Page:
To bridge the gap, the plan includes pedestrian overpasses connecting the new bus terminal with office and retail developments on the old Port Authority site, where passengers would go underground to swipe their MetroCards. The walk to most Times Square subway lines for more than 230,000 passengers each day would increase from about five minutes to at least 10 minutes in each direction.

The cancelled 7 extension station, in purple, would have been convenient to a potential site for a new Port Authority Bus Terminal, in solid red. The existing bus terminal is outlined in red; the Times Square subway platforms are in grey. Map edited from MTA CEQR document [PDF]
The new bus terminal would be located just south of where the city, as part of the 7 train extension to Hudson Yards, at one point planned to build a subway station. That station was cancelled by the Bloomberg administration in 2007 to reduce costs. The subway was ultimately built to allow an infill station, but construction would be much more disruptive and expensive than if it had been included in the original project.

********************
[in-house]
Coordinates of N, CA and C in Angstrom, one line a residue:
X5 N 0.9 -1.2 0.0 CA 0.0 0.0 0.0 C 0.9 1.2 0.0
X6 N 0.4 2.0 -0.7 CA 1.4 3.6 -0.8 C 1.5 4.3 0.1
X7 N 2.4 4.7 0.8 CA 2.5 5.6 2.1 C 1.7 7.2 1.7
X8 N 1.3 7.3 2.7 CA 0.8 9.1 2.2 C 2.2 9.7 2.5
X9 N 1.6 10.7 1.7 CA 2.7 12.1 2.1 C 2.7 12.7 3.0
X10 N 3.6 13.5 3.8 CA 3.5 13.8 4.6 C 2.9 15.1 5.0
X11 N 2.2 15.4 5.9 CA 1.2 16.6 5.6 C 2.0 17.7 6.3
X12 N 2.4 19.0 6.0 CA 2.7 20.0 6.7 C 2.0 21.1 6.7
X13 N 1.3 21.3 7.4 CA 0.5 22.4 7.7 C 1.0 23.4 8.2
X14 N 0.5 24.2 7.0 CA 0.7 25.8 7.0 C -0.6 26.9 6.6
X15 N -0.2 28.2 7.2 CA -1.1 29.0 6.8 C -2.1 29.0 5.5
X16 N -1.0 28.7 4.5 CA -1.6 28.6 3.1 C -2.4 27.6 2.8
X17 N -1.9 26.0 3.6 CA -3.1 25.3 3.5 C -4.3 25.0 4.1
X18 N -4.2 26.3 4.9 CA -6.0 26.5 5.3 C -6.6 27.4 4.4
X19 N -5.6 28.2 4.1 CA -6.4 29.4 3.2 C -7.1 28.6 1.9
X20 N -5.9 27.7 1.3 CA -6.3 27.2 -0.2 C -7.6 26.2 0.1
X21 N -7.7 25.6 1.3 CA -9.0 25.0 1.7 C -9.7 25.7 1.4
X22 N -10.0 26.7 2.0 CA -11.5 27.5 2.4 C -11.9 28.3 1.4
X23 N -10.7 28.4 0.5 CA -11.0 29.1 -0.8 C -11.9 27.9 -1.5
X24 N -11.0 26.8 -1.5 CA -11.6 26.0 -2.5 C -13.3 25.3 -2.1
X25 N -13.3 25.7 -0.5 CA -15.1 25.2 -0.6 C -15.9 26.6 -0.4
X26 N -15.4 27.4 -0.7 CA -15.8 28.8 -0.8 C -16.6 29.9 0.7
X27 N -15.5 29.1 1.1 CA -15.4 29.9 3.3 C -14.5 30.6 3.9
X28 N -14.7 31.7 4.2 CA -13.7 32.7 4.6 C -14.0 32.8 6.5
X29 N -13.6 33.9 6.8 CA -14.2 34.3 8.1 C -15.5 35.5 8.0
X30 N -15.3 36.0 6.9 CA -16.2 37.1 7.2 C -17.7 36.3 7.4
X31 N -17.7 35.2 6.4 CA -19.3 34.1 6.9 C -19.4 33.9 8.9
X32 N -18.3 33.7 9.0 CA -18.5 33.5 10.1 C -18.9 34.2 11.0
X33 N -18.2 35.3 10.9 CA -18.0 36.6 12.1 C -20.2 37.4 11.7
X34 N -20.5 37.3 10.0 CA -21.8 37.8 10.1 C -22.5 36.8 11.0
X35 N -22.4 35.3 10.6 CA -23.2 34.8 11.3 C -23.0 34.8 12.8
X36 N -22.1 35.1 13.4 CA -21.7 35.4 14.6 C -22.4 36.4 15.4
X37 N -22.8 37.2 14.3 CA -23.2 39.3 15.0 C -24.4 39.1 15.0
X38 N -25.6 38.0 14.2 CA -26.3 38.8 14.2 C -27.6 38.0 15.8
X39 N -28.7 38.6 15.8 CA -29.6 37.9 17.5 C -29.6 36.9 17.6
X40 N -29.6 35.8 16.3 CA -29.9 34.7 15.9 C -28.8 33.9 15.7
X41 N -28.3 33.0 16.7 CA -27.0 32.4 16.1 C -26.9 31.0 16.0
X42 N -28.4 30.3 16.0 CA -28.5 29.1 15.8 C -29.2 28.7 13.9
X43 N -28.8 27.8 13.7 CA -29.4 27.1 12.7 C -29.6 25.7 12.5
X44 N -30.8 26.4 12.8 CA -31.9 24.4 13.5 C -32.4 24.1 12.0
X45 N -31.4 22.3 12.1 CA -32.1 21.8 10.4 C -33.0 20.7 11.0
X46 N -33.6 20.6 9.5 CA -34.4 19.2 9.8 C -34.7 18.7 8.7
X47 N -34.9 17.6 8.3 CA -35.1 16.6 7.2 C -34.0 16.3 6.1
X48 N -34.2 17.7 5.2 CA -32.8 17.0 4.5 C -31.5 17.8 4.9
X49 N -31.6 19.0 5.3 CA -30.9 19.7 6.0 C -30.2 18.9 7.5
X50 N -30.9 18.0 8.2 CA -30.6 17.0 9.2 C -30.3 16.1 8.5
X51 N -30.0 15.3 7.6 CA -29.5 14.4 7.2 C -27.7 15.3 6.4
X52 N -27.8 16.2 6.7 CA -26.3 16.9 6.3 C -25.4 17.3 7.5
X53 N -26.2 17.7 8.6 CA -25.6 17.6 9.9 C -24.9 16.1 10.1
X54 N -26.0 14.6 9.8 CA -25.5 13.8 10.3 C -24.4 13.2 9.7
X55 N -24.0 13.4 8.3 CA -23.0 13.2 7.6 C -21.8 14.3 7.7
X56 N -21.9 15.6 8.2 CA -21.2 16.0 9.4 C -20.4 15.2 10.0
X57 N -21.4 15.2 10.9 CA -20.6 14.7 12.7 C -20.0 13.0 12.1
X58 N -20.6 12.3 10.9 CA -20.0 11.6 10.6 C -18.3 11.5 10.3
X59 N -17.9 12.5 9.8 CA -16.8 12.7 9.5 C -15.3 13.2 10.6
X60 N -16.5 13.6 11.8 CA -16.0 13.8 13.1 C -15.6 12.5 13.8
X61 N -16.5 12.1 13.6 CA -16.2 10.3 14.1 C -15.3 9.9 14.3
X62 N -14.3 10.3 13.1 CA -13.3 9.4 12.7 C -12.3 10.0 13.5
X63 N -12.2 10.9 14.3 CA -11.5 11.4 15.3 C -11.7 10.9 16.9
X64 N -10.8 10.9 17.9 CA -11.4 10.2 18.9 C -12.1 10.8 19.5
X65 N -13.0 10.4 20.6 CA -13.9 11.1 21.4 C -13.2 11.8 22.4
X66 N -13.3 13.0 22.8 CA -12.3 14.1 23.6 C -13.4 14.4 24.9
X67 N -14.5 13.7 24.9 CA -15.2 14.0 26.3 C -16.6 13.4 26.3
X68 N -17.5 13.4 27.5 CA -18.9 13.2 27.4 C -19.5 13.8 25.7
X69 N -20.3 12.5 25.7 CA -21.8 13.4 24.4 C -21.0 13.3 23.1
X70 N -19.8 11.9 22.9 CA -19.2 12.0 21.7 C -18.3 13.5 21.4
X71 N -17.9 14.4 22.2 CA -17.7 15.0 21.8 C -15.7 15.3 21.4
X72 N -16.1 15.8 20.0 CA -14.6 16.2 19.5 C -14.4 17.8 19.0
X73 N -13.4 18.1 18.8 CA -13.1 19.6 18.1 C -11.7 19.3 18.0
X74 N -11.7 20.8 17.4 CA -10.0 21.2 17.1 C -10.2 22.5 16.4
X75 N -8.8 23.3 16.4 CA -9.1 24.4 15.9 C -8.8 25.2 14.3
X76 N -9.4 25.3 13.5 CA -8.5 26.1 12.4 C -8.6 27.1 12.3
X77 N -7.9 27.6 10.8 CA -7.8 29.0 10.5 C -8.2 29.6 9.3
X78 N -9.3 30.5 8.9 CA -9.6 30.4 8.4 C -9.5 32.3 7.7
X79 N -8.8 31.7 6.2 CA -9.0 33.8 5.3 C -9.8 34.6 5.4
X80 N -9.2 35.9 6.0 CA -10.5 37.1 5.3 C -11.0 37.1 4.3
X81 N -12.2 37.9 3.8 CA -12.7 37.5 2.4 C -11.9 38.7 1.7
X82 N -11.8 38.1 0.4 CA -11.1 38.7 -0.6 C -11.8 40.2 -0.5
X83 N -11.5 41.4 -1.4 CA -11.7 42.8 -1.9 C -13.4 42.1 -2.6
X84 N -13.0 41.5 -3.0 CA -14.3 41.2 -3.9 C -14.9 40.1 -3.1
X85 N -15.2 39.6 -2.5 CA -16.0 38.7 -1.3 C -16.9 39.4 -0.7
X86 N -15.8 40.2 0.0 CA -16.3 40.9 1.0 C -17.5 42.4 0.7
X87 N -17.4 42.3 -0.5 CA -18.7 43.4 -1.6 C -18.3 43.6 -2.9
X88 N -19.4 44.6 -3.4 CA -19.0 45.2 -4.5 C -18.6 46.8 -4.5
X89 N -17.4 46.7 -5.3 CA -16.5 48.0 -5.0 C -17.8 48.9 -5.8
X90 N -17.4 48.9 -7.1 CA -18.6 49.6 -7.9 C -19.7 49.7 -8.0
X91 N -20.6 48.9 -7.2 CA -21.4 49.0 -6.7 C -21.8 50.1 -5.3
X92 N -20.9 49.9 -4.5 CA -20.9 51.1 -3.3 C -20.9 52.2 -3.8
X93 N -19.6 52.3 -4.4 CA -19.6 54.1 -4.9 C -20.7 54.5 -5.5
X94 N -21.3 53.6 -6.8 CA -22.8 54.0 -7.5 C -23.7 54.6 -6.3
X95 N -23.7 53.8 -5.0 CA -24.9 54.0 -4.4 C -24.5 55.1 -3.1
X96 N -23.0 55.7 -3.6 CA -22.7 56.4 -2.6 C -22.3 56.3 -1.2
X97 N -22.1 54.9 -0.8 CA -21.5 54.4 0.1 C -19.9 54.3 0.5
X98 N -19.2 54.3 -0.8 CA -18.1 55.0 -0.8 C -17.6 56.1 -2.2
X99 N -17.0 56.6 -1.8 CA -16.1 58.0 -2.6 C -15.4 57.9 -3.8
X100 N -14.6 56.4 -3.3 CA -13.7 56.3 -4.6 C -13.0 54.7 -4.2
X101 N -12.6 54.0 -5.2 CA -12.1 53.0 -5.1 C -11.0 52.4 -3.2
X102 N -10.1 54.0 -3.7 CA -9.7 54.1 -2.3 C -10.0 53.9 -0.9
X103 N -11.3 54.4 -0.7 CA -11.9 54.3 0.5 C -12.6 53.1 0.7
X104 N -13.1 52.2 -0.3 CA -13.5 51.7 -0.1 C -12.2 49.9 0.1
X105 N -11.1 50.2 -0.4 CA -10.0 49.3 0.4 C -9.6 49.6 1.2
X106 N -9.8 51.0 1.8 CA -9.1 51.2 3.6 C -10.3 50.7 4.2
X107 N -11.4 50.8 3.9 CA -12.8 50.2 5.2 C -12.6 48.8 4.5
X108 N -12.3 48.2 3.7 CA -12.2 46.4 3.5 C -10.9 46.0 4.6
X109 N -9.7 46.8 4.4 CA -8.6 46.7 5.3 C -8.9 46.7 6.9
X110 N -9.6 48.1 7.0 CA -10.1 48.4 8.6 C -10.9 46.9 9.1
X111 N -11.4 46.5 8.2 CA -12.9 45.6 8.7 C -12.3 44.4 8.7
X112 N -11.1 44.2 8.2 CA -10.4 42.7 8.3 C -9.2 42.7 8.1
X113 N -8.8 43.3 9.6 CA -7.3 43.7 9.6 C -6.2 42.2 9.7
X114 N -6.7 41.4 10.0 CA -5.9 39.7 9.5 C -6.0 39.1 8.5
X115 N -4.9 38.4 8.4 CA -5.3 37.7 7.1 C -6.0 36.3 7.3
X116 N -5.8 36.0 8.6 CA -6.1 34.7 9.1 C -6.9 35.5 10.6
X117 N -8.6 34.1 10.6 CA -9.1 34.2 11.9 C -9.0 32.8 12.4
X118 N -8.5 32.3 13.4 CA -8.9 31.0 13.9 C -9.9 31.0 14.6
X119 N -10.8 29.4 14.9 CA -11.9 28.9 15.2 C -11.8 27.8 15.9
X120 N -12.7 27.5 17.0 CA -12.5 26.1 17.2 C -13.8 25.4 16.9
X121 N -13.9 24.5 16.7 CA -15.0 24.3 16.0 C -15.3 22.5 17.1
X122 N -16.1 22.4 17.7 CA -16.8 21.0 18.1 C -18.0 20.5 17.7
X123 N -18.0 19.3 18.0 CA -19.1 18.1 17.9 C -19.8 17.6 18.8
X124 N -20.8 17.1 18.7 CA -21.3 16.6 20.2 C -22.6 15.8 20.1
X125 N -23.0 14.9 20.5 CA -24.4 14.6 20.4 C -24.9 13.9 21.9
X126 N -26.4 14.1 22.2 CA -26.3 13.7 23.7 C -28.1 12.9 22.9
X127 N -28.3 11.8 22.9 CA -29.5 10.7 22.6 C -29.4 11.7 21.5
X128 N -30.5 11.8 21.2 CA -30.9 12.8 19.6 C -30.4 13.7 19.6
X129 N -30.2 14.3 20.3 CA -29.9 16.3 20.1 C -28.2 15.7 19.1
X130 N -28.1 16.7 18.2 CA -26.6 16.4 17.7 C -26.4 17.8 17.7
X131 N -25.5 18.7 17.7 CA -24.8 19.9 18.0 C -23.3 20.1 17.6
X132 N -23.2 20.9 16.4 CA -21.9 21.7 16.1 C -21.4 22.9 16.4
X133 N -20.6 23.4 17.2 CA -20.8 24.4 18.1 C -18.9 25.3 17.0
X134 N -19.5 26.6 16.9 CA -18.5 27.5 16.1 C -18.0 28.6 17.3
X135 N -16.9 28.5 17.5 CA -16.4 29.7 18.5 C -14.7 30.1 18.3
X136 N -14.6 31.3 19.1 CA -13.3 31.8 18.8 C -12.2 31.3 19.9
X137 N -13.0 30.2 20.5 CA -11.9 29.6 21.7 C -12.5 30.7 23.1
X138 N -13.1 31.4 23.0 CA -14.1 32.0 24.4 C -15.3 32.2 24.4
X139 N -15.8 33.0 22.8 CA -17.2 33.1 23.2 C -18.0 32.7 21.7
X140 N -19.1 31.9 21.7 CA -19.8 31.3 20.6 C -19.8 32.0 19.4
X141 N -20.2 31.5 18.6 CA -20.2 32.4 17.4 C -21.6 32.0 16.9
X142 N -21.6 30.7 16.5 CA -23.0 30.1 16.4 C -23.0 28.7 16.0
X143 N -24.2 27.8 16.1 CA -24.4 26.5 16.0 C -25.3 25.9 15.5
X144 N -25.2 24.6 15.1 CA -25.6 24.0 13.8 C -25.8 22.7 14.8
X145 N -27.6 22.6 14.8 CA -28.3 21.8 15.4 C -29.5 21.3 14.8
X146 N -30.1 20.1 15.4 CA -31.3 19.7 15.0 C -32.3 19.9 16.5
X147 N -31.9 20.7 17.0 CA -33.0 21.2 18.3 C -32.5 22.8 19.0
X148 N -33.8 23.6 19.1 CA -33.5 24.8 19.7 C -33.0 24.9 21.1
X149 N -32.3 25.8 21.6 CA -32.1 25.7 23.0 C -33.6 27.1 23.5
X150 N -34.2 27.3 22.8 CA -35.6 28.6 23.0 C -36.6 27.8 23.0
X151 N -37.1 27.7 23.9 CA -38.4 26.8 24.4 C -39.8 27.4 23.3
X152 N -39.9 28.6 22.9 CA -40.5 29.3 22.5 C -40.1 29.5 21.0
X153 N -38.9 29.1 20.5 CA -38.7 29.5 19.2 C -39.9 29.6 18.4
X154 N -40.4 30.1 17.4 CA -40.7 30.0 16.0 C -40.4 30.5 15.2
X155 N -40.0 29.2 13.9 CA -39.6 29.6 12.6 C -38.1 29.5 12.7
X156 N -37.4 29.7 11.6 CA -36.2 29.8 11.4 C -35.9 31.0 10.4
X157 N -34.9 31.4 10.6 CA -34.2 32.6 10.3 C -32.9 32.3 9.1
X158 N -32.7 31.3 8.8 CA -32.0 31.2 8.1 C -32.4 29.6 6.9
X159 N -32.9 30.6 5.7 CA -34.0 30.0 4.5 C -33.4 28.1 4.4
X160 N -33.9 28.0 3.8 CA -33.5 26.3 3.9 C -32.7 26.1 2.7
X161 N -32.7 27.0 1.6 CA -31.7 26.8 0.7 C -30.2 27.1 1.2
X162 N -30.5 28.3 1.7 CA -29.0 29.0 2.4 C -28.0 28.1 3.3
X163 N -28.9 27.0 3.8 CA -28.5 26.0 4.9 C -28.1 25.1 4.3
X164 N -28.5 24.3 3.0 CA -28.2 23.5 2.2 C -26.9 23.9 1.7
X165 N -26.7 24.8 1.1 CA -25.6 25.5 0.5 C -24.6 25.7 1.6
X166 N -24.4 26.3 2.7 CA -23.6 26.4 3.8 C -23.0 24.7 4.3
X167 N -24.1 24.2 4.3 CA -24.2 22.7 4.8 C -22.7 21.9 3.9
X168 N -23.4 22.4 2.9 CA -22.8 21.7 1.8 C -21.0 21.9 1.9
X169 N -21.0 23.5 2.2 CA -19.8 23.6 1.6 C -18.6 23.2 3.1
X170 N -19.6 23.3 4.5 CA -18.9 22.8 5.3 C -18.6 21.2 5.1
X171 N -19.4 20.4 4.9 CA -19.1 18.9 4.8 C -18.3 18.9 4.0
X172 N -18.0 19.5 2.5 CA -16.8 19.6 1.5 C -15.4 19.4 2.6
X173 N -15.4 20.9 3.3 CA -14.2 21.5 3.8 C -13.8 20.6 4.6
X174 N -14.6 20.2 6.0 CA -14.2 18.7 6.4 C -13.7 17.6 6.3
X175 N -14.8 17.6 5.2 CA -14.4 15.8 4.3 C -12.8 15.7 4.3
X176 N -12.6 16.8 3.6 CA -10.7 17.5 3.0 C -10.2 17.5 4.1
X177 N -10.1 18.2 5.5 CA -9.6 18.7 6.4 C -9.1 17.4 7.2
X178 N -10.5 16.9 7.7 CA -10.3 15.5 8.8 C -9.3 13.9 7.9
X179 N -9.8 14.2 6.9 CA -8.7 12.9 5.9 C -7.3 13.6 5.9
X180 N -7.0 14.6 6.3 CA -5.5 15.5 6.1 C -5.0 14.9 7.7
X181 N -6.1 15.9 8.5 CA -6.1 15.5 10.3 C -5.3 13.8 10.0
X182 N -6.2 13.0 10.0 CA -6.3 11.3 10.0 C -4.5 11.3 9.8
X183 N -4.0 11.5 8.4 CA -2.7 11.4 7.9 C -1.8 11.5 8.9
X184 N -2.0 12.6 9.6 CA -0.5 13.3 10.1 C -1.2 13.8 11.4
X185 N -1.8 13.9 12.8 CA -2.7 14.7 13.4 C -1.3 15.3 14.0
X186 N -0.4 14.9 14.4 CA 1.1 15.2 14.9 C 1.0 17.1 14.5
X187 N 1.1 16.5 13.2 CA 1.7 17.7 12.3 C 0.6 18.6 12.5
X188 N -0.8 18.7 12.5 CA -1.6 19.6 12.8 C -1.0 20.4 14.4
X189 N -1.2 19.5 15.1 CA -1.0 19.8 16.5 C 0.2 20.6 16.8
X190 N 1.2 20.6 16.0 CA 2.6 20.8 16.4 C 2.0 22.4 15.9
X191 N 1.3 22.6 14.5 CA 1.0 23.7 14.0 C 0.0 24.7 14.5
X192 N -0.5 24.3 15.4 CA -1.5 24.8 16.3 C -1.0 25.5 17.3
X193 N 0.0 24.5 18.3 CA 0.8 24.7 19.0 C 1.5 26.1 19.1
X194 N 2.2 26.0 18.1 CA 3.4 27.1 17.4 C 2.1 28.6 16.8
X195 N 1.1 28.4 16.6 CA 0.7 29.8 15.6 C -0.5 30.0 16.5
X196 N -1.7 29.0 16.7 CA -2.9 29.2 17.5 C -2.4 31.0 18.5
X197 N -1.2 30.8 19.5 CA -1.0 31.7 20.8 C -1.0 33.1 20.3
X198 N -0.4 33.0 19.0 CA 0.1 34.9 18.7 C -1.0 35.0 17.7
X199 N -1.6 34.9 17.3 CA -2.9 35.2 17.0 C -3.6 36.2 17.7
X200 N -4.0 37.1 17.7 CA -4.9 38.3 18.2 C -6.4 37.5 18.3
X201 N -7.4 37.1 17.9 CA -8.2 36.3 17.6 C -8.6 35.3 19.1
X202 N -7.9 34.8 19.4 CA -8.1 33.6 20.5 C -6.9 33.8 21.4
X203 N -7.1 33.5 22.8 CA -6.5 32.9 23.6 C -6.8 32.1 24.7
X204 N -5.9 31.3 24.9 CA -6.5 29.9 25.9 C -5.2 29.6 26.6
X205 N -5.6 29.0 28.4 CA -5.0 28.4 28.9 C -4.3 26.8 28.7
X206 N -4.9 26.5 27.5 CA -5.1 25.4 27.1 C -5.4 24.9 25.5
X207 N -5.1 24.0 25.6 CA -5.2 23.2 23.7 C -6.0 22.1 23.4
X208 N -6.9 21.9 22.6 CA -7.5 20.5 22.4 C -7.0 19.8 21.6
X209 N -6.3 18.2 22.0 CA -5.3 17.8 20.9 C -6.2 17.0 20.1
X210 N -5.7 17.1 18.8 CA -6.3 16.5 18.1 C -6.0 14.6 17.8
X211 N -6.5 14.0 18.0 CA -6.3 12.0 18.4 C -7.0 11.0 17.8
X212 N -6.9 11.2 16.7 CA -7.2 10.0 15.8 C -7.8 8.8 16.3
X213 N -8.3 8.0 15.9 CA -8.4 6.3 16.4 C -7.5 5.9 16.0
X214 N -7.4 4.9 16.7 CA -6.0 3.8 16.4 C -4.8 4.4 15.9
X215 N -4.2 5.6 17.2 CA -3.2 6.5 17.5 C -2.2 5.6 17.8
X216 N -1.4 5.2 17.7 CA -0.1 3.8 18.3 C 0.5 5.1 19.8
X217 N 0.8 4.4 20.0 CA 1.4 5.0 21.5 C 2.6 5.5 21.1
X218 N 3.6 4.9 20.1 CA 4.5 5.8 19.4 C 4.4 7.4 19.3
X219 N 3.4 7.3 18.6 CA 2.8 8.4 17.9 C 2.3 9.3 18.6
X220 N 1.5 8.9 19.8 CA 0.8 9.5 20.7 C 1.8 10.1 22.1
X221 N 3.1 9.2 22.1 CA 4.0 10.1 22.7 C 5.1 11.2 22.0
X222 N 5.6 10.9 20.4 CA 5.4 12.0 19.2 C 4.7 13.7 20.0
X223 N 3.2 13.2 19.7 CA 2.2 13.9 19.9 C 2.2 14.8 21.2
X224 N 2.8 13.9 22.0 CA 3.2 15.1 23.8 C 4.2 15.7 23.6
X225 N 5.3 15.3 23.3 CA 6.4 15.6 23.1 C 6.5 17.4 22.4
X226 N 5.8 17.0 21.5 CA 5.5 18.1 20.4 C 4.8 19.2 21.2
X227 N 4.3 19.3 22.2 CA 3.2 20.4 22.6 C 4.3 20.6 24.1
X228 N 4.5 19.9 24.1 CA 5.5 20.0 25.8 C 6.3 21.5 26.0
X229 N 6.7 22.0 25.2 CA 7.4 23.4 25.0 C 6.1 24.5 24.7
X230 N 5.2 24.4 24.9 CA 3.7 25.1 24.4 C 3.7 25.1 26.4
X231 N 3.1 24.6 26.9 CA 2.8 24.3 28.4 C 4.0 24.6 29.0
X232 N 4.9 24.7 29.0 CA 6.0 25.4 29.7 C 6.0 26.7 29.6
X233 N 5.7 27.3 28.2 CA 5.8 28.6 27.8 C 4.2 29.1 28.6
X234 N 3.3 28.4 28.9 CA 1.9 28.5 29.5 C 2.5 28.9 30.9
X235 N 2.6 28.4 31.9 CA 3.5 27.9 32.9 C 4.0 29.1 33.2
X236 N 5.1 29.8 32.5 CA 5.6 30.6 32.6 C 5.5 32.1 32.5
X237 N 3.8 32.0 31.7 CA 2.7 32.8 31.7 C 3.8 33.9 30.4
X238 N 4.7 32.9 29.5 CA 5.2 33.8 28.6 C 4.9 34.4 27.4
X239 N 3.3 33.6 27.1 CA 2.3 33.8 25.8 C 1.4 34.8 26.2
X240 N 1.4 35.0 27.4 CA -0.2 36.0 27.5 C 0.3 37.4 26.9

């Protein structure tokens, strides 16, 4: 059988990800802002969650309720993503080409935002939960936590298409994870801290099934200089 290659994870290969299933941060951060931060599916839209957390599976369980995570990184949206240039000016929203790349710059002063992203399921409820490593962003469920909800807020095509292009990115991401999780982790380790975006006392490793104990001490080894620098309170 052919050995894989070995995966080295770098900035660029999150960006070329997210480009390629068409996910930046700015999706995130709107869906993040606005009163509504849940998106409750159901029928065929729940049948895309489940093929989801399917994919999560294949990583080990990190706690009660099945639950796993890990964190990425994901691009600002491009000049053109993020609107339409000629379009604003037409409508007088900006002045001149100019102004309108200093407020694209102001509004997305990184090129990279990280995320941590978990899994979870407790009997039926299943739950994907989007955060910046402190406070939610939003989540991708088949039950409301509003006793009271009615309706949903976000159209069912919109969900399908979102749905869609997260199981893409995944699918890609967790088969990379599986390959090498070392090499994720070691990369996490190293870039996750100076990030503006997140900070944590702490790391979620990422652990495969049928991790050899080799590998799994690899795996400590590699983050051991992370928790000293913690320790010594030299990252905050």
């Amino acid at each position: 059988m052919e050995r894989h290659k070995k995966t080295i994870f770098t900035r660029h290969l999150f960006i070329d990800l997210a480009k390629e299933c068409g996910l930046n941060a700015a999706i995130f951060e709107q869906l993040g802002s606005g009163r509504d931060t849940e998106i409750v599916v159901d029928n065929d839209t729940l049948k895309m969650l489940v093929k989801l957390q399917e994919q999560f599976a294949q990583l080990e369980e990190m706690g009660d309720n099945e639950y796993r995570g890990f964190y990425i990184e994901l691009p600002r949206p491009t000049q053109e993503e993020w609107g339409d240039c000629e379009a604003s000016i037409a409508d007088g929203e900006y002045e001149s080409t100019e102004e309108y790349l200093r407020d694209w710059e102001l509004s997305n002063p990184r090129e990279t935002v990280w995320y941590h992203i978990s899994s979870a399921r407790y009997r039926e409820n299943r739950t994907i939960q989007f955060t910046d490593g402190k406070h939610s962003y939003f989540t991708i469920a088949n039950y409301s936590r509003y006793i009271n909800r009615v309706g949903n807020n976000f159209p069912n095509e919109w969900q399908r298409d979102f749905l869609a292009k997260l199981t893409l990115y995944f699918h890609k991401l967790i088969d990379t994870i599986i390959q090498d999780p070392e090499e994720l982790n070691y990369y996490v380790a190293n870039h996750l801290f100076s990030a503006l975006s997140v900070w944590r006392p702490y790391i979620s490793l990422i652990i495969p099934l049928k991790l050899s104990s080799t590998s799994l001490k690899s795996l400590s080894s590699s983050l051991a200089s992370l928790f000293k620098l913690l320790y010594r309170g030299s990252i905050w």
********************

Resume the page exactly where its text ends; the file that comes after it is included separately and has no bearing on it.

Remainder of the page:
“There is no way that terminal is going to work west of Ninth Avenue unless you build the [subway] station,” Community Board 4 chair Christine Berthet told Streetsblog.

Taxi pick-ups and drop-offs for the bus terminal, which currently occur on Eighth Avenue, would likely shift west as well, affecting city streets. “Ninth Avenue is already completely jammed with Lincoln Tunnel queues,” Berthet said. “How does that work?”

Another drawback is that the new terminal probably won’t be big enough to handle all of the buses that could use it. Inter-city buses to destinations beyond the New York region would have to be moved to a still-undetermined location. (Only one of the five concepts the working group considered could accommodate inter-city buses; it was also the most expensive option.)

Port Authority Vice Chair Scott Rechler suggested moving both inter-city and commuter bus terminals outside Manhattan, where passengers could transfer to a rail connection. While Berthet, who has combatted the growing bus traffic in her neighborhood, supports the idea, most commissioners were not swayed by an option that imposes a two-seat ride to Manhattan.

Of course, shifting tens of thousands of bus commuters onto rail across the Hudson River would impose other infrastructure costs. The current train tubes to Penn Station, like the bus terminal, are aging and at capacity, and the region’s leaders are just beginning to discuss how to fund a new rail tunnel.